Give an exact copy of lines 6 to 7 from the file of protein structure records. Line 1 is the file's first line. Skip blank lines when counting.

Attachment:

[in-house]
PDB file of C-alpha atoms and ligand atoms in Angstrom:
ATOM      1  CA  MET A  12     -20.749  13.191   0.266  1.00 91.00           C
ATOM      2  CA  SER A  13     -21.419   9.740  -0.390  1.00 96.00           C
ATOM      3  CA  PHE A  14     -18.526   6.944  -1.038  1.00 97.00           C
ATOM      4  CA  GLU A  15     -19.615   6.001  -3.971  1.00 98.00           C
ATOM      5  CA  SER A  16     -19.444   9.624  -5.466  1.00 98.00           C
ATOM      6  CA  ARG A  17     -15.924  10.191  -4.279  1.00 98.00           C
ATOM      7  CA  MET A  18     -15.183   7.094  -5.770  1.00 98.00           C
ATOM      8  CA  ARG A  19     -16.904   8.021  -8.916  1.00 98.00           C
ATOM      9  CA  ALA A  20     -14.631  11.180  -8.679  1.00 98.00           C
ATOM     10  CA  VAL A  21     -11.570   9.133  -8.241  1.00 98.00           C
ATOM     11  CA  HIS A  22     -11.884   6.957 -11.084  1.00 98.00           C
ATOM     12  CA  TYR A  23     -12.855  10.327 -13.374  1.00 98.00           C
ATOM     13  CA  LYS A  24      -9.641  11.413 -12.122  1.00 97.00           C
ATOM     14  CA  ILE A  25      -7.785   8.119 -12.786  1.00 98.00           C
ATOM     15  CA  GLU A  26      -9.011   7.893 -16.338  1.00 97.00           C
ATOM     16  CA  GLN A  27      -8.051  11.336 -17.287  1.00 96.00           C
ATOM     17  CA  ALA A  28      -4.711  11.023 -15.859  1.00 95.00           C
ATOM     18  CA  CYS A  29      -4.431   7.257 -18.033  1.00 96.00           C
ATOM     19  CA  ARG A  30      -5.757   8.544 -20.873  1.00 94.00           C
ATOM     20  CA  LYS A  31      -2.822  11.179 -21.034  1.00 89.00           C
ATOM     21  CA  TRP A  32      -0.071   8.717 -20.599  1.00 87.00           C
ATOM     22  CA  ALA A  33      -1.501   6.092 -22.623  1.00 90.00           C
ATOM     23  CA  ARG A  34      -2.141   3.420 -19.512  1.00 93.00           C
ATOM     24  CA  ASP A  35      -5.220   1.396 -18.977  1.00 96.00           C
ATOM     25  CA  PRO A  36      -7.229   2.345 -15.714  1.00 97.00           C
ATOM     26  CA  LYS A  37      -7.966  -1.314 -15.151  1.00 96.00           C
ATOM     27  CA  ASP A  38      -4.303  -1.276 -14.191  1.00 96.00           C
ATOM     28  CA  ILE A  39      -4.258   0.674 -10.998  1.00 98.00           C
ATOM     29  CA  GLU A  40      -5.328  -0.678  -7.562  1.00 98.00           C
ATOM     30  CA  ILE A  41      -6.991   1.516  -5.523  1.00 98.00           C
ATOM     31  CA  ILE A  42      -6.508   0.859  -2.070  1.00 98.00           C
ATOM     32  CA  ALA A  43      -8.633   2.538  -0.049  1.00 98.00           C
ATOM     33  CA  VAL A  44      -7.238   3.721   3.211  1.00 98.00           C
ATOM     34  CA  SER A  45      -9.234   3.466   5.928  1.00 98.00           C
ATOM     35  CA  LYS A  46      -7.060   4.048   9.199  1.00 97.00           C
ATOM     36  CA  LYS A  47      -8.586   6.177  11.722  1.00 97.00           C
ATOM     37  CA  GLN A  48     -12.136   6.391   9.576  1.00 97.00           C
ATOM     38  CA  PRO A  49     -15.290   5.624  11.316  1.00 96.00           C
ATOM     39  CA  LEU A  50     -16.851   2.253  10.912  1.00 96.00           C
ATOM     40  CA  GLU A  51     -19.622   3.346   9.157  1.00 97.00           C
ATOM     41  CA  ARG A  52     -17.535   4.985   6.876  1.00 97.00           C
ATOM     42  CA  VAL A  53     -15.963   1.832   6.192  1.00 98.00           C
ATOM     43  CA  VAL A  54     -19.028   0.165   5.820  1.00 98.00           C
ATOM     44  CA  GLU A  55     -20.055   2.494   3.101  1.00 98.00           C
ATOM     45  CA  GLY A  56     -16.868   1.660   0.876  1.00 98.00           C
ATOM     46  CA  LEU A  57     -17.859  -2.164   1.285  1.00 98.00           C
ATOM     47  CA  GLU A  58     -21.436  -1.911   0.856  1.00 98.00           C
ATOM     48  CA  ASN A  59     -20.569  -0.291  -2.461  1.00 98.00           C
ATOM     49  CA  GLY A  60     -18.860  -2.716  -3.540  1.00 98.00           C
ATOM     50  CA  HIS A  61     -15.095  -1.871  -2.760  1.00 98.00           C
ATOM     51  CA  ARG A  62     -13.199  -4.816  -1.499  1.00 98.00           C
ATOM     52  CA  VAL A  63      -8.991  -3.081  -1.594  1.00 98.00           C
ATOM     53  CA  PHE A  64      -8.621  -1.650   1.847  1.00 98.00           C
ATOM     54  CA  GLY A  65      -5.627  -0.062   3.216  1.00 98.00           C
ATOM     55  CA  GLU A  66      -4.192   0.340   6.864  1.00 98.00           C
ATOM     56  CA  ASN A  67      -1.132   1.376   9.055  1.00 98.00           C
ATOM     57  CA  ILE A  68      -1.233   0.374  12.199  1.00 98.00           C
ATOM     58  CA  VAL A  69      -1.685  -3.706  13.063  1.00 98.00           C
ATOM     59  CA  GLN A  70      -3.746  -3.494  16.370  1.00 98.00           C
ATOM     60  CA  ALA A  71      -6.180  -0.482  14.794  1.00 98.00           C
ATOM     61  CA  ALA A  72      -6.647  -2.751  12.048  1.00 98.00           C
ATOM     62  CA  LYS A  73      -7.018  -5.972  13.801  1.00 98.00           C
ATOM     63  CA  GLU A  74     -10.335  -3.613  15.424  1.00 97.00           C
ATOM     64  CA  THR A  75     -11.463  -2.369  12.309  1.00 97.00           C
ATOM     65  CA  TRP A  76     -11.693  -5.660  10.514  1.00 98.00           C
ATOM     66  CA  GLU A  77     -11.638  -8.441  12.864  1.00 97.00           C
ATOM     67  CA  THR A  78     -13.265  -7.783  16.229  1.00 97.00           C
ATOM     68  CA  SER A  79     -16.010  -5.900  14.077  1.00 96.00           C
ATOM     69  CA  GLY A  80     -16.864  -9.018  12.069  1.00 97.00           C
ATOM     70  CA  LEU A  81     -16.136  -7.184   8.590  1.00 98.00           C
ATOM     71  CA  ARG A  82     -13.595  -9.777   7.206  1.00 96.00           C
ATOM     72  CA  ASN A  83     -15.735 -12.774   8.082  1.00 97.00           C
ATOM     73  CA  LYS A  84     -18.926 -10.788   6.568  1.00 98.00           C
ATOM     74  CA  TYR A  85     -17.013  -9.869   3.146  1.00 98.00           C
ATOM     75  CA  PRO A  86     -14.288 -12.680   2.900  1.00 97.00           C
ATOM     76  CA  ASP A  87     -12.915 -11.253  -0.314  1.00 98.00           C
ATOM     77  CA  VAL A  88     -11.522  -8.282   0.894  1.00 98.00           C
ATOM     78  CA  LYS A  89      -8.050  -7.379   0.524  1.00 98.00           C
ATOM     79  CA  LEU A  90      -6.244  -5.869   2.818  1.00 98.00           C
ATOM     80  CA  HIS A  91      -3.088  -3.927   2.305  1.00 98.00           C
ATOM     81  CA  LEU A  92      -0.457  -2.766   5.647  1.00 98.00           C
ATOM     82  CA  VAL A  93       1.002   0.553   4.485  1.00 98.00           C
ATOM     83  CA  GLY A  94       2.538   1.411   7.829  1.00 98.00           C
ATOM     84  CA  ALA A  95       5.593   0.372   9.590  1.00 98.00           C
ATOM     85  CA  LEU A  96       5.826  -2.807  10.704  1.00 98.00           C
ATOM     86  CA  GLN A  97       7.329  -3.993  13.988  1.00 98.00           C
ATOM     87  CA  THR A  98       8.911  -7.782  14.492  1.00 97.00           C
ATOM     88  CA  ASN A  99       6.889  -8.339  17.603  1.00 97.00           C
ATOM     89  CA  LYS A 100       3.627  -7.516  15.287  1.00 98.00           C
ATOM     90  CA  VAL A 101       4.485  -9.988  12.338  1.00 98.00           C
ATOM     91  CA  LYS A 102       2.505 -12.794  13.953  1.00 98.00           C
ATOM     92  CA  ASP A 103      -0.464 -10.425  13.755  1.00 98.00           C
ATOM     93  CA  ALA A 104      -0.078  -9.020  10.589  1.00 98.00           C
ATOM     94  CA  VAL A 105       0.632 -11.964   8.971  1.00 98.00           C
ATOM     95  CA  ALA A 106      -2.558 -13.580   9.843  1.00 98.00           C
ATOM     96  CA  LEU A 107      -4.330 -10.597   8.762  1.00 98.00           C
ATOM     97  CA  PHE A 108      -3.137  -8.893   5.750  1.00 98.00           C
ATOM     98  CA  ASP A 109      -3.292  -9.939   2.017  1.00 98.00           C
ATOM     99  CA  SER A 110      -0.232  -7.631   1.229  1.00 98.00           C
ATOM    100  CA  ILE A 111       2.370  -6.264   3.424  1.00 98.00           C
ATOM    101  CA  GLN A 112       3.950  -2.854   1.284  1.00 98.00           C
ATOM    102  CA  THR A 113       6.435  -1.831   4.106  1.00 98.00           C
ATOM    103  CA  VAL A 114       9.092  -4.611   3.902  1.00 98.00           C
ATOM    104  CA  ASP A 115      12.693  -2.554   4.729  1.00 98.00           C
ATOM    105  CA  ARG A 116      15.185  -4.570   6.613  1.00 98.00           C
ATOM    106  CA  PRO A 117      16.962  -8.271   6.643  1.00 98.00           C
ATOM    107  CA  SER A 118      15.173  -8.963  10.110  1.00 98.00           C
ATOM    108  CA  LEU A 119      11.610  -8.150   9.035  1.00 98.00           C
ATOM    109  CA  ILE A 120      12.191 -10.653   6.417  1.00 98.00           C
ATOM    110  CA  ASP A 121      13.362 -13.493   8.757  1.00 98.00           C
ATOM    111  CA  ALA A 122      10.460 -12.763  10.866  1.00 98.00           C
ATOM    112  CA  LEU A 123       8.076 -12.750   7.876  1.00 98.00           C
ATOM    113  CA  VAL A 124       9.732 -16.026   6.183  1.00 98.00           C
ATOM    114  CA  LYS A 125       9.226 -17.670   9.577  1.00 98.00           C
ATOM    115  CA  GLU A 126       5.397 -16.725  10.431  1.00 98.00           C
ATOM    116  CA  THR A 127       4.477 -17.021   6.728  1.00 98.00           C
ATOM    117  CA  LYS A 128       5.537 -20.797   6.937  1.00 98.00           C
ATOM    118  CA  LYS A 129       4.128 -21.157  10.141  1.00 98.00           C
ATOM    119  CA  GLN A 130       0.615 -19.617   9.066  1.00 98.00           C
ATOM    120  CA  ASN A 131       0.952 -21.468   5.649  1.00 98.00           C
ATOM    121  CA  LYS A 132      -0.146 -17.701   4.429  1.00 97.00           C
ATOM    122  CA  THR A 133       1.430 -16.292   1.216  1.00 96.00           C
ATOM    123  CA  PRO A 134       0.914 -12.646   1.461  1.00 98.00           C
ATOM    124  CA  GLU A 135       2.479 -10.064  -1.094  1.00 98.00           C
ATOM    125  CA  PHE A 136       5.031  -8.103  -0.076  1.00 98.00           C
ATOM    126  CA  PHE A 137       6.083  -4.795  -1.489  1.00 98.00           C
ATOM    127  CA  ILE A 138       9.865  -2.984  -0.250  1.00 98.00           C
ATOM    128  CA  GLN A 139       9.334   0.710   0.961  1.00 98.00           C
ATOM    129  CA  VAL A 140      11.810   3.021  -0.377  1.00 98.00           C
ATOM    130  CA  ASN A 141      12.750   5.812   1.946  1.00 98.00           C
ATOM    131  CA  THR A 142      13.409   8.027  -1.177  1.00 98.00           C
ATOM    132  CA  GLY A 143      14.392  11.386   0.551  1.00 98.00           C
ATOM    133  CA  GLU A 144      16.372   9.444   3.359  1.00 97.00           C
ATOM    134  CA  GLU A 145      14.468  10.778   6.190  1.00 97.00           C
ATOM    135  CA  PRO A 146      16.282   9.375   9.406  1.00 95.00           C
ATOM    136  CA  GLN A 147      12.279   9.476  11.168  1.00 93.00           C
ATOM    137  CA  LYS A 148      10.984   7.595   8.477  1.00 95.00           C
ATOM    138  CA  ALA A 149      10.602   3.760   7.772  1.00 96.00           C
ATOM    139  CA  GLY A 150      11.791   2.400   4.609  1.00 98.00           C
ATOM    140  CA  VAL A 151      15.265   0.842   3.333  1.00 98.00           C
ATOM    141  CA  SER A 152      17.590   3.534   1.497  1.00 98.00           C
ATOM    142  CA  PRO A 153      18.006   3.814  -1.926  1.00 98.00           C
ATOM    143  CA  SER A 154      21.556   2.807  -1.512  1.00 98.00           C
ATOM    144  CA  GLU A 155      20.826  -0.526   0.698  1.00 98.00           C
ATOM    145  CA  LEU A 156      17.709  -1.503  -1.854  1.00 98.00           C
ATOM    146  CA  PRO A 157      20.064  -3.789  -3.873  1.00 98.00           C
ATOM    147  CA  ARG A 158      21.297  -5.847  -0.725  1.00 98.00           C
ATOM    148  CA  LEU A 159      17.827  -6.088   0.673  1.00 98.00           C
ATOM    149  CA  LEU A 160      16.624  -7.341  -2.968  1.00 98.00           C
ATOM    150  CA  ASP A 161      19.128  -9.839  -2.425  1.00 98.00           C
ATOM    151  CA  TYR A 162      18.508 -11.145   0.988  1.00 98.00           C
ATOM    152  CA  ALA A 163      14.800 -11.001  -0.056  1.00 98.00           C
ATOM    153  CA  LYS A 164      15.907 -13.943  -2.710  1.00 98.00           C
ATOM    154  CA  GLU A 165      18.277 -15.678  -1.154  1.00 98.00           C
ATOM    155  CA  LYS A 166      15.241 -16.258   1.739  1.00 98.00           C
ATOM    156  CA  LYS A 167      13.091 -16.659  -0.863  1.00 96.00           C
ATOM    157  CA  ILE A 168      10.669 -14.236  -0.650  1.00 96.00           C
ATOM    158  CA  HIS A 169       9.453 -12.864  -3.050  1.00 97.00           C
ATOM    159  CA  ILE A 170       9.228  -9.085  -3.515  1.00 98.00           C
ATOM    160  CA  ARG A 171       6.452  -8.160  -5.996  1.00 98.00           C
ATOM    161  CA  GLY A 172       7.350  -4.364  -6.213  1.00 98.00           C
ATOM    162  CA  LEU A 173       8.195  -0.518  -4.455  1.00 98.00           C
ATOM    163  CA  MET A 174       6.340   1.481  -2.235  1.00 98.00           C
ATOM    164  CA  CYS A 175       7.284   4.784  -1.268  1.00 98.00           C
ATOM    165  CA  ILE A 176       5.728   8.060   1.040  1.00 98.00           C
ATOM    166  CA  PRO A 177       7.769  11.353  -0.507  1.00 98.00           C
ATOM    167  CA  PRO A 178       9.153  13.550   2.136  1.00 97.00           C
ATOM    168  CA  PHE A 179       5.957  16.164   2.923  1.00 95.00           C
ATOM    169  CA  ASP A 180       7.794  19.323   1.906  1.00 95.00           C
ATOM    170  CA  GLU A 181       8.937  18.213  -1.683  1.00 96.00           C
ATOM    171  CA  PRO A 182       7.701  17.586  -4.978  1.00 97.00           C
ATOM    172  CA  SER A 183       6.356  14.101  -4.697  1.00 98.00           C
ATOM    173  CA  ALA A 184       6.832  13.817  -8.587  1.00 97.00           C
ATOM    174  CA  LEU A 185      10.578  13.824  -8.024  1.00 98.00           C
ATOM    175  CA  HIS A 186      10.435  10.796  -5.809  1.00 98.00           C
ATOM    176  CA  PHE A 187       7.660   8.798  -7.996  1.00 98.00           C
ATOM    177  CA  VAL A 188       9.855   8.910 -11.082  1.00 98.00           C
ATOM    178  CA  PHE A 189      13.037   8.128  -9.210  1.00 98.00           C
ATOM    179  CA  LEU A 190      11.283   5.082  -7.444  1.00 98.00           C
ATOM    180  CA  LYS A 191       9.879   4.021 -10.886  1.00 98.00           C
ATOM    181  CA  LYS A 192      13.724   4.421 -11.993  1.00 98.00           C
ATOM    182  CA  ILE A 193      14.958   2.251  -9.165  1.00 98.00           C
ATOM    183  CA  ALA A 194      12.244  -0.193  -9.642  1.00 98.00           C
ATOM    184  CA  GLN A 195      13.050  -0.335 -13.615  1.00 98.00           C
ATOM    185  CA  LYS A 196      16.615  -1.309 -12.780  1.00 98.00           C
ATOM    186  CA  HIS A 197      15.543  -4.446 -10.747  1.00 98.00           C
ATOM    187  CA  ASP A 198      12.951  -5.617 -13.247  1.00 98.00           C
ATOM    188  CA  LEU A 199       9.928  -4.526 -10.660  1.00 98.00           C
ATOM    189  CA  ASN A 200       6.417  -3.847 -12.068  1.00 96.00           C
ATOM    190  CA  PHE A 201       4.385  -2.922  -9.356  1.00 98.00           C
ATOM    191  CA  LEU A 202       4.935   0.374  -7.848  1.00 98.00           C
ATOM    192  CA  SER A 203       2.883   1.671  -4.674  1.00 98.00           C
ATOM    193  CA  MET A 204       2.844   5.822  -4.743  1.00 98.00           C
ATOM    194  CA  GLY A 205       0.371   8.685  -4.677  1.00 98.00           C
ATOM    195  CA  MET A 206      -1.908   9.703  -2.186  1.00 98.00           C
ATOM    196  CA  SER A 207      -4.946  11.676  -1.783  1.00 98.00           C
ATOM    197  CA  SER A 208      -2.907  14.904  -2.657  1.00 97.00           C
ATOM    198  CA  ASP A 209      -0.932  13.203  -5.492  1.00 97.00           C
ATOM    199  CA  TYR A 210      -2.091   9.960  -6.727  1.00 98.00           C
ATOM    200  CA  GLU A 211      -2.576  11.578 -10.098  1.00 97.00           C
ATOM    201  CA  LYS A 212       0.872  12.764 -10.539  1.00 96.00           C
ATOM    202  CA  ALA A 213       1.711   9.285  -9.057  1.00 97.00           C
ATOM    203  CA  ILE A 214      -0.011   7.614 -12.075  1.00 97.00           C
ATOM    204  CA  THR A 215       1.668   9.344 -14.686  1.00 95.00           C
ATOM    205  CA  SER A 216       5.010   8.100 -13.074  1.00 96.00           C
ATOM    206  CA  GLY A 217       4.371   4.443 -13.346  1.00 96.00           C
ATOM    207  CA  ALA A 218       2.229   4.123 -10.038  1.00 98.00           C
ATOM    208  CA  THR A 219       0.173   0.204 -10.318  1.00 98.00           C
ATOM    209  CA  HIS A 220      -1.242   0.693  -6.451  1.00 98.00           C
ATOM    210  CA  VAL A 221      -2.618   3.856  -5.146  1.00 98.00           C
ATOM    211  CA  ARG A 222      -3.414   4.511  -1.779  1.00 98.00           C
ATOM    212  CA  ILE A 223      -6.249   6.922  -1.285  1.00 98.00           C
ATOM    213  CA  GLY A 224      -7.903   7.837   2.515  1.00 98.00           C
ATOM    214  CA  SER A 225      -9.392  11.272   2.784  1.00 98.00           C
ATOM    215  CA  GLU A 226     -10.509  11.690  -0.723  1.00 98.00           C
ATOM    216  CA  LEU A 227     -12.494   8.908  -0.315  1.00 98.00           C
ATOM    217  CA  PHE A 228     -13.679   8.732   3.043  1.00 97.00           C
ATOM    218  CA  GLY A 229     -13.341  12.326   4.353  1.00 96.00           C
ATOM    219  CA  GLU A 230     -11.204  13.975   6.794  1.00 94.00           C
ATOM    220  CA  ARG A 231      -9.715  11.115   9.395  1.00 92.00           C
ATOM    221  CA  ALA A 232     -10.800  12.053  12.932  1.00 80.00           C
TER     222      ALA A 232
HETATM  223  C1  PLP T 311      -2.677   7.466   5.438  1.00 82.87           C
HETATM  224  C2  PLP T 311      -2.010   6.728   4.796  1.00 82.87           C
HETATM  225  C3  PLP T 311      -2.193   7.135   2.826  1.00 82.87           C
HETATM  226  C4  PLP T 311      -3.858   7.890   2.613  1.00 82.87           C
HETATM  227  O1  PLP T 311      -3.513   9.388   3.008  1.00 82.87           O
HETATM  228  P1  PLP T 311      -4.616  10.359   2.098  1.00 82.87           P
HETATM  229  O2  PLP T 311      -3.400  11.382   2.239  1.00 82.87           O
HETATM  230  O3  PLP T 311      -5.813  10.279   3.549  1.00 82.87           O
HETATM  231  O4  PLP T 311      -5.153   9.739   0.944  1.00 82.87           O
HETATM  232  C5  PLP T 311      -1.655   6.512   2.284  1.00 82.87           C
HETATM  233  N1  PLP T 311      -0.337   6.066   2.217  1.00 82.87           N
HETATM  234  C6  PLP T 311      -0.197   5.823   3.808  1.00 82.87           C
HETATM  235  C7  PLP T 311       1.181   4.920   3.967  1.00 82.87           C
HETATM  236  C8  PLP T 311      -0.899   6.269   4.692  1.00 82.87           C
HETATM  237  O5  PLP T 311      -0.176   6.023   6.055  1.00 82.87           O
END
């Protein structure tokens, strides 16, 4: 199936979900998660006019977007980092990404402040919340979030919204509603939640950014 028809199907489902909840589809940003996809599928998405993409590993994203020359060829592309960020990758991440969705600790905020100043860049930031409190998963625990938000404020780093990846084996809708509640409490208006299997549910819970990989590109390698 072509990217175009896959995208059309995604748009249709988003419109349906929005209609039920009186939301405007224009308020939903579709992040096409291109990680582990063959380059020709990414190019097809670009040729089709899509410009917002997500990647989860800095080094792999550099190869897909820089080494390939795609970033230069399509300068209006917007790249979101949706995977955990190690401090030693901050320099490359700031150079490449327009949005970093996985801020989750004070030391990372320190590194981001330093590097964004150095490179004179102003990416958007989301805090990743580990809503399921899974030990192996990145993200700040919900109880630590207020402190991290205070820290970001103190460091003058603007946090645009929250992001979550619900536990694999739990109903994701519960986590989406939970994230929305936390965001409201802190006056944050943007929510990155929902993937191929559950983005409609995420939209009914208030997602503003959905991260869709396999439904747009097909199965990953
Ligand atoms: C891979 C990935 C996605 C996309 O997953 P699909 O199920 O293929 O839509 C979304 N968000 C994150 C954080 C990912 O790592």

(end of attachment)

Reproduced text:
ATOM      4  CA  GLU A  15     -19.615   6.001  -3.971  1.00 98.00           C
ATOM      5  CA  SER A  16     -19.444   9.624  -5.466  1.00 98.00           C